New Democrat bill on overtime regulation hits a nerve
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On July 14, Rep. Kurt Schrader (D-Ore.) introduced his bill to soften the impact of the Department of Labor’s new overtime regulation.  The new regulation hikes the salary threshold, below which most employees are eligible for overtime compensation if they work more than 40 hours a week, to $47,476—a 100% increase from the current level of $23,660.  In addition to phasing in the salary threshold from December 1, 2016 to December 1, 2019, the Overtime Reform and Enhancement Act (OREA), H.R. 5813, would also remove from the regulation a provision that will increase the salary automatically every three years without going through rulemaking.

Apparently this bill hit a nerve among other House Democrats.  In advance of the bill being introduced, the Democrats on the Education and Workforce Committee issued a Dear Colleague that attempts to put a happy face on a regulation that is widely expected to be hugely disruptive and seriously damaging to a wide array of workplaces and employees.  The new salary level is so high it’s out of synch with California, which means it’s out of synch with the rest of the country, especially lower income areas and industries where sometimes the highest ranking exempt employee may not make the new salary level.

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The letter’s discussion of the regulation’s economic impact misses the point by relying on the DOL’s estimates and comparing the aggregate impact to overall payroll saying that it “will cost less than one-tenth of one percent of annual payroll for private employers.  The same holds true for non-profit employers, colleges and universities, and state and local governments.  Each of these sectors will see cost increases of less than one-tenth of one percent of annual payroll as a result of the rule. The impact of the rule on small establishments is also minimal. The Department estimates that the rule will cost just two-tenths of one percent of annual payroll for small establishments.”  This distorts the impact and obscures the actual impact on individual employers. 

The rulemaking record, hearing testimonies, and even the Department’s own blogs are full of comments from employers of all types making clear that this regulation will cause serious problems.  Especially compelling are the comments from various nonprofits who have said that the new regulation will force them to reduce the number of people they serve, or even in some cases shut down.  For instance, Operation Smile submitted comments that estimated the proposed regulation would cause them to forego almost 4200 free cleft palate surgeries globally a year. Similar comments were filed by the Boy Scouts of AmericaBoys and Girls Clubs of Americathe Salvation ArmyHabitat for Humanity, various municipalities, and various institutions of higher education.  The Democrats’ letter dismissively characterizes impacts to these groups as being “little to no” or “minimal.”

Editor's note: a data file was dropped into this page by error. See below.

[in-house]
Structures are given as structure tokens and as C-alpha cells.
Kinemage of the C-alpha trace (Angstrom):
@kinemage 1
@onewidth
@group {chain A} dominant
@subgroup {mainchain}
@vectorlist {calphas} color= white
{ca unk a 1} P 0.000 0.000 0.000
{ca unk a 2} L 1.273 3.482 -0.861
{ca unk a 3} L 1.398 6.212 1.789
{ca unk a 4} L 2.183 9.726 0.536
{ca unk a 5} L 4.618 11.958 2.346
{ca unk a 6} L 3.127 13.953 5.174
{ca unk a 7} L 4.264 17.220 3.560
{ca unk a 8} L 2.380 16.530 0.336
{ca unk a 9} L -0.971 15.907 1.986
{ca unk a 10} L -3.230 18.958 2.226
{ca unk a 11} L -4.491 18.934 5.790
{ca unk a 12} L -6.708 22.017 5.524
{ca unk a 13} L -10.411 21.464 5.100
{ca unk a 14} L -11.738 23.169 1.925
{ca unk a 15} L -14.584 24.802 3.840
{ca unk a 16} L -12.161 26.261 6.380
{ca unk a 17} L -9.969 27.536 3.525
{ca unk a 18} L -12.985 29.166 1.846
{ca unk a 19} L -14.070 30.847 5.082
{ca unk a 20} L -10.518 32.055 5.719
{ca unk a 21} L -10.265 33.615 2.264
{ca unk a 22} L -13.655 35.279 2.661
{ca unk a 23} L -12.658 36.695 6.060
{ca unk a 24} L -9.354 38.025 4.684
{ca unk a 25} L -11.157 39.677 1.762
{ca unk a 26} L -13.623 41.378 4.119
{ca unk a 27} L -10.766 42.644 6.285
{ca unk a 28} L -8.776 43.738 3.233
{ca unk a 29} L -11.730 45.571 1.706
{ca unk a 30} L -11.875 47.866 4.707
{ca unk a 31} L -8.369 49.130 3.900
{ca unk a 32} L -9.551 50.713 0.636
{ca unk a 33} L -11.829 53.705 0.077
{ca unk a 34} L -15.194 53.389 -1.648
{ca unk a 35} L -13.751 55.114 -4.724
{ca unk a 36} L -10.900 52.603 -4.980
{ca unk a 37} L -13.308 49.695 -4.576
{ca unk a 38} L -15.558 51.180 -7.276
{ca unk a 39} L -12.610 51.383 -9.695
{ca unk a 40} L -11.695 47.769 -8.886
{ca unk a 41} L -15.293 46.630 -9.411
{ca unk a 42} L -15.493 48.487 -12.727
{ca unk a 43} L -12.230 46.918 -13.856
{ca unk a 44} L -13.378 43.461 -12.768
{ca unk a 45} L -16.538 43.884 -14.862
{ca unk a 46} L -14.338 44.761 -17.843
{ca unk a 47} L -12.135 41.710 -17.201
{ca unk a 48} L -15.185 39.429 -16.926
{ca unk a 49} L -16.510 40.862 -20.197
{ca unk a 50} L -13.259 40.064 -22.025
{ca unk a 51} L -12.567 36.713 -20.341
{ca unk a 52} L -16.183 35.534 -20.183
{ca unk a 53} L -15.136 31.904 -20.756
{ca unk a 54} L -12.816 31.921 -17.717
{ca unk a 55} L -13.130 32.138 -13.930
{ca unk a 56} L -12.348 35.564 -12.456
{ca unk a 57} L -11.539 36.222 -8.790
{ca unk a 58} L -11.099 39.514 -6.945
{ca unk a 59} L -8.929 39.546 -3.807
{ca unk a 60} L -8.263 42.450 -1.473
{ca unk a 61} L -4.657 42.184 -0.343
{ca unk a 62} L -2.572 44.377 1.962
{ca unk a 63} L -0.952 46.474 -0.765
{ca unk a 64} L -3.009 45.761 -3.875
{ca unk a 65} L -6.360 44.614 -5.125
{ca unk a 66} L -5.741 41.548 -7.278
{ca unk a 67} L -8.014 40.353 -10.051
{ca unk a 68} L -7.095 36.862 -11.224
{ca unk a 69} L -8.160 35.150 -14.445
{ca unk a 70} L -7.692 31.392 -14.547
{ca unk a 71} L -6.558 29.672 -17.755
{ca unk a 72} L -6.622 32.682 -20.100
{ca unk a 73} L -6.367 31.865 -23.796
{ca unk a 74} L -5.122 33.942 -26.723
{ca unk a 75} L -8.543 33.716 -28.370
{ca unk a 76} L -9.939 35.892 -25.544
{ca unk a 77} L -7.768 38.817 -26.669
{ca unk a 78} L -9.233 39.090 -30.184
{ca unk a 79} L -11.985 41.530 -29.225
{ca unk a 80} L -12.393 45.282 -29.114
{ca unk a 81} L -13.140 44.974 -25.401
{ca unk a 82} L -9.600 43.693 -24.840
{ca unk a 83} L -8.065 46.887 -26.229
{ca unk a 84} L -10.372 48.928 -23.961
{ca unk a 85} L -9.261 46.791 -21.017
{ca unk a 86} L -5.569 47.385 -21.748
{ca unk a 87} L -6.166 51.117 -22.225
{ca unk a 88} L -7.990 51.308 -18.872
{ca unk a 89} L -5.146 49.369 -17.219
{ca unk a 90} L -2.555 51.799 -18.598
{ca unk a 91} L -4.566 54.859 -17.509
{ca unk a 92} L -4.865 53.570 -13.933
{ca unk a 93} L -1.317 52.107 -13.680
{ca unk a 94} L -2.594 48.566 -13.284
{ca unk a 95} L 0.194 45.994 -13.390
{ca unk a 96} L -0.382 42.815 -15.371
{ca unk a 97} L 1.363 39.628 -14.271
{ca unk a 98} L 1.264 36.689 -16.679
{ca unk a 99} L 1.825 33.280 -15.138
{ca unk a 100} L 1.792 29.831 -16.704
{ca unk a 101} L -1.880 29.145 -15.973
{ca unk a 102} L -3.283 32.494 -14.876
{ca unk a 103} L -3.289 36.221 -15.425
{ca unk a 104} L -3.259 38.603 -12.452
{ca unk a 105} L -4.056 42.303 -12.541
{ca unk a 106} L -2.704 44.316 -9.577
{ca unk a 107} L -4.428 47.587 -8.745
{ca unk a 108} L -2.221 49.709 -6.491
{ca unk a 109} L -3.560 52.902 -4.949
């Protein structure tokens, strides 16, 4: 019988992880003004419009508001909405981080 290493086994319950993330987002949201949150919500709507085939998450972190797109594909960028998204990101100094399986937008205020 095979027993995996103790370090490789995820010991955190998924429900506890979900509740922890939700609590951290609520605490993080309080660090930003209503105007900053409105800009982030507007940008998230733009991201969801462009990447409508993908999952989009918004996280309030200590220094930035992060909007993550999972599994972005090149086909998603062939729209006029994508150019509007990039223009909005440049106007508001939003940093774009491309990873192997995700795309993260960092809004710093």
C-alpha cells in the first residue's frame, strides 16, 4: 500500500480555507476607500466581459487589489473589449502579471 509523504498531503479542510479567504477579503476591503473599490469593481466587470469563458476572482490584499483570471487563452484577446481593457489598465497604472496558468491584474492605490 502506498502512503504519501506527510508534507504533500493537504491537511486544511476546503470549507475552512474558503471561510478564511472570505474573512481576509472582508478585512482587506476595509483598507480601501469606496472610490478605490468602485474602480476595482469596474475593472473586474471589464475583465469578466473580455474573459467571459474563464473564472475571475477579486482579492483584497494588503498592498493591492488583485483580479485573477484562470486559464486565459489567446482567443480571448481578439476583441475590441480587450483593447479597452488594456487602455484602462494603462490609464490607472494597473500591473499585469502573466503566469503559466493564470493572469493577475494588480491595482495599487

The Democrats’ letter also cites polling data that they say shows overwhelming support for the new salary threshold.  But asking people if they think they should be paid more is like asking a five year old if they want more Halloween candy.  It takes adult supervision to see the bigger picture and realize this may not be appropriate.

On one point the Democrat’s letter may be correct: the new “rule will have a significant impact on salaried workers who are newly eligible for overtime.”  Unfortunately, for them this impact may not be as positive as the Democrats claim.  Many employees who have been reclassified from salaried to hourly have resented the change and consider it a demotion.  In many cases, they lose the ability to define their work hours, work remotely or use portable electronic technology to do their jobs (this time will have to compensated and tracked), and even benefits.

The Democrats’ letter fails to criticize one of the most important provisions of OREA—eliminating the automatic salary update.  The regulation would put in place a new salary threshold every three years without conducting a rulemaking as specified by the FLSA. Not only does the FLSA not authorize it, doing so will ensure that a new salary threshold will go into effect during a future economic downturn—precisely when labor costs on employers should not be increased. The Department’s only explanation for this is that they want to avoid the trouble of rulemaking, i.e. making the case for a new increase and taking comments from those affected.  Laziness is not an excuse for bad policy.

Thankfully, clear-eyed Democrats like Mr. Schrader (joined by Collin Peterson (D-Minn.), Jim Cooper (D-Ten.), and Henry Cuellar (D-Texas) have stepped up to introduce a sensible bill that will give employers time to prepare and better absorb the impact of the new regulation, as well as jettisoning the unauthorized automatic update provision.


Marc Freedman is executive director of Labor Policy for the U.S. Chamber of Commerce.